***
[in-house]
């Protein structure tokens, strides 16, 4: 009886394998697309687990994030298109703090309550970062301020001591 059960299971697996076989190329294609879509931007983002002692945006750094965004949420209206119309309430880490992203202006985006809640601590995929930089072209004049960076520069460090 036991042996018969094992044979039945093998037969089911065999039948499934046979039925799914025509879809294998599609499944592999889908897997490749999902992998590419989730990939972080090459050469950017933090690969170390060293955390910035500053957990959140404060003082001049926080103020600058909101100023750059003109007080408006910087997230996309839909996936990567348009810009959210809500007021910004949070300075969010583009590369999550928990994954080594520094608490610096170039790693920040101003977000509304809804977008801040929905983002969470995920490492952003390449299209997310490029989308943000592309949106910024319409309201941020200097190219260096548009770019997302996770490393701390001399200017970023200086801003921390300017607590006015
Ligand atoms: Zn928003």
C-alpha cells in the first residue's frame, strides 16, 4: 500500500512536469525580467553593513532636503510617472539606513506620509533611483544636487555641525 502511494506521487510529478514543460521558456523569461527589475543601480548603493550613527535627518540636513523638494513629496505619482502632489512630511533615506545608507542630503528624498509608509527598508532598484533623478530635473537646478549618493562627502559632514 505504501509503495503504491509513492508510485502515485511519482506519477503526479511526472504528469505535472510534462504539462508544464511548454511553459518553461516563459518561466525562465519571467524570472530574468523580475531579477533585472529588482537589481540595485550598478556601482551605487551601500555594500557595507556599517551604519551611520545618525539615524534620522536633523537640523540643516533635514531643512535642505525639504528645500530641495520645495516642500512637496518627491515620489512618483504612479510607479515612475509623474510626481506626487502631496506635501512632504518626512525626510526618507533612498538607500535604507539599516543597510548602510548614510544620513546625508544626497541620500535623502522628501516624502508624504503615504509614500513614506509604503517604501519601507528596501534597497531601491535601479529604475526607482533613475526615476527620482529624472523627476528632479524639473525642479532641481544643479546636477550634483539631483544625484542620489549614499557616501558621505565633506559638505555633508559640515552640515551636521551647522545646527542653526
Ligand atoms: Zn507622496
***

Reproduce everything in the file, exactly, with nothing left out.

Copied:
[in-house]
């Protein structure tokens, strides 16, 4: 009886394998697309687990994030298109703090309550970062301020001591 059960299971697996076989190329294609879509931007983002002692945006750094965004949420209206119309309430880490992203202006985006809640601590995929930089072209004049960076520069460090 036991042996018969094992044979039945093998037969089911065999039948499934046979039925799914025509879809294998599609499944592999889908897997490749999902992998590419989730990939972080090459050469950017933090690969170390060293955390910035500053957990959140404060003082001049926080103020600058909101100023750059003109007080408006910087997230996309839909996936990567348009810009959210809500007021910004949070300075969010583009590369999550928990994954080594520094608490610096170039790693920040101003977000509304809804977008801040929905983002969470995920490492952003390449299209997310490029989308943000592309949106910024319409309201941020200097190219260096548009770019997302996770490393701390001399200017970023200086801003921390300017607590006015
Ligand atoms: Zn928003």
C-alpha cells in the first residue's frame, strides 16, 4: 500500500512536469525580467553593513532636503510617472539606513506620509533611483544636487555641525 502511494506521487510529478514543460521558456523569461527589475543601480548603493550613527535627518540636513523638494513629496505619482502632489512630511533615506545608507542630503528624498509608509527598508532598484533623478530635473537646478549618493562627502559632514 505504501509503495503504491509513492508510485502515485511519482506519477503526479511526472504528469505535472510534462504539462508544464511548454511553459518553461516563459518561466525562465519571467524570472530574468523580475531579477533585472529588482537589481540595485550598478556601482551605487551601500555594500557595507556599517551604519551611520545618525539615524534620522536633523537640523540643516533635514531643512535642505525639504528645500530641495520645495516642500512637496518627491515620489512618483504612479510607479515612475509623474510626481506626487502631496506635501512632504518626512525626510526618507533612498538607500535604507539599516543597510548602510548614510544620513546625508544626497541620500535623502522628501516624502508624504503615504509614500513614506509604503517604501519601507528596501534597497531601491535601479529604475526607482533613475526615476527620482529624472523627476528632479524639473525642479532641481544643479546636477550634483539631483544625484542620489549614499557616501558621505565633506559638505555633508559640515552640515551636521551647522545646527542653526
Ligand atoms: Zn507622496